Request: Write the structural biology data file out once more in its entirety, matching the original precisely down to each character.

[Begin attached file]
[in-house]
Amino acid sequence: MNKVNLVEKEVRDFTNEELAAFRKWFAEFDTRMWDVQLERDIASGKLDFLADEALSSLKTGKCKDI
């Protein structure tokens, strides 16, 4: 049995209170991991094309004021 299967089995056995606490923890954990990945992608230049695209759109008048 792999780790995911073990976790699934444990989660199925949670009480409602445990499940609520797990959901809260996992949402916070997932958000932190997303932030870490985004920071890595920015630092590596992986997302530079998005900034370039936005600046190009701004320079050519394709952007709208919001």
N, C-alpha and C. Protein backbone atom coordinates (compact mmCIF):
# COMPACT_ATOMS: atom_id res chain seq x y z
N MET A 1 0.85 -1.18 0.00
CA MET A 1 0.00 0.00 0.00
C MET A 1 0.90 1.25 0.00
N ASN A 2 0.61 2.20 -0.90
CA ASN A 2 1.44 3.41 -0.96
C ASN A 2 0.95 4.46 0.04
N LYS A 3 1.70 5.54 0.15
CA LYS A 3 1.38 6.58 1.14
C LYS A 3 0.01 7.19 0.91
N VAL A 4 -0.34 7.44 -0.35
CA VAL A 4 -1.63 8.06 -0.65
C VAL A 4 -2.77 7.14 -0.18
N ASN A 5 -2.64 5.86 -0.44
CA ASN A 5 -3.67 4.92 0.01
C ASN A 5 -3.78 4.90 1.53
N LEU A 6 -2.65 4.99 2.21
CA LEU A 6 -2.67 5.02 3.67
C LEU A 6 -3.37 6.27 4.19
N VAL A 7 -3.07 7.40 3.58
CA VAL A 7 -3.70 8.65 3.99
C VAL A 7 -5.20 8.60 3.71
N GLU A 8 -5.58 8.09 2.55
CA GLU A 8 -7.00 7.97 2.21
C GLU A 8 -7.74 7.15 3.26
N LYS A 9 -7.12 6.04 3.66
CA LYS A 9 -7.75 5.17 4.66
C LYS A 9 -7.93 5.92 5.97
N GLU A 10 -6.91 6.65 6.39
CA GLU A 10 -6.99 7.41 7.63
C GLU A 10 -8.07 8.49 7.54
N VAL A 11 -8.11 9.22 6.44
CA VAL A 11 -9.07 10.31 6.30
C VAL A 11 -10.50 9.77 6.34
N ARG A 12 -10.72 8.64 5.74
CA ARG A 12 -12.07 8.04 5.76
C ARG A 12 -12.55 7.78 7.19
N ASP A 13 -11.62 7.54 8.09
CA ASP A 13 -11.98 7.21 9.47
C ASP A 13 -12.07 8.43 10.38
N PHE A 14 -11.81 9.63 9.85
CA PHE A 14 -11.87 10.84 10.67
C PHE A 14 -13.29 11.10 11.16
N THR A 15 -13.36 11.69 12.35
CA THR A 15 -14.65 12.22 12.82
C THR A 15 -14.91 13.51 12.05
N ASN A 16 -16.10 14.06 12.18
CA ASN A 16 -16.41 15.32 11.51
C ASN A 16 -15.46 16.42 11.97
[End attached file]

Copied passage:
[in-house]
Amino acid sequence: MNKVNLVEKEVRDFTNEELAAFRKWFAEFDTRMWDVQLERDIASGKLDFLADEALSSLKTGKCKDI
């Protein structure tokens, strides 16, 4: 049995209170991991094309004021 299967089995056995606490923890954990990945992608230049695209759109008048 792999780790995911073990976790699934444990989660199925949670009480409602445990499940609520797990959901809260996992949402916070997932958000932190997303932030870490985004920071890595920015630092590596992986997302530079998005900034370039936005600046190009701004320079050519394709952007709208919001």
N, C-alpha and C. Protein backbone atom coordinates (compact mmCIF):
# COMPACT_ATOMS: atom_id res chain seq x y z
N MET A 1 0.85 -1.18 0.00
CA MET A 1 0.00 0.00 0.00
C MET A 1 0.90 1.25 0.00
N ASN A 2 0.61 2.20 -0.90
CA ASN A 2 1.44 3.41 -0.96
C ASN A 2 0.95 4.46 0.04
N LYS A 3 1.70 5.54 0.15
CA LYS A 3 1.38 6.58 1.14
C LYS A 3 0.01 7.19 0.91
N VAL A 4 -0.34 7.44 -0.35
CA VAL A 4 -1.63 8.06 -0.65
C VAL A 4 -2.77 7.14 -0.18
N ASN A 5 -2.64 5.86 -0.44
CA ASN A 5 -3.67 4.92 0.01
C ASN A 5 -3.78 4.90 1.53
N LEU A 6 -2.65 4.99 2.21
CA LEU A 6 -2.67 5.02 3.67
C LEU A 6 -3.37 6.27 4.19
N VAL A 7 -3.07 7.40 3.58
CA VAL A 7 -3.70 8.65 3.99
C VAL A 7 -5.20 8.60 3.71
N GLU A 8 -5.58 8.09 2.55
CA GLU A 8 -7.00 7.97 2.21
C GLU A 8 -7.74 7.15 3.26
N LYS A 9 -7.12 6.04 3.66
CA LYS A 9 -7.75 5.17 4.66
C LYS A 9 -7.93 5.92 5.97
N GLU A 10 -6.91 6.65 6.39
CA GLU A 10 -6.99 7.41 7.63
C GLU A 10 -8.07 8.49 7.54
N VAL A 11 -8.11 9.22 6.44
CA VAL A 11 -9.07 10.31 6.30
C VAL A 11 -10.50 9.77 6.34
N ARG A 12 -10.72 8.64 5.74
CA ARG A 12 -12.07 8.04 5.76
C ARG A 12 -12.55 7.78 7.19
N ASP A 13 -11.62 7.54 8.09
CA ASP A 13 -11.98 7.21 9.47
C ASP A 13 -12.07 8.43 10.38
N PHE A 14 -11.81 9.63 9.85
CA PHE A 14 -11.87 10.84 10.67
C PHE A 14 -13.29 11.10 11.16
N THR A 15 -13.36 11.69 12.35
CA THR A 15 -14.65 12.22 12.82
C THR A 15 -14.91 13.51 12.05
N ASN A 16 -16.10 14.06 12.18
CA ASN A 16 -16.41 15.32 11.51
C ASN A 16 -15.46 16.42 11.97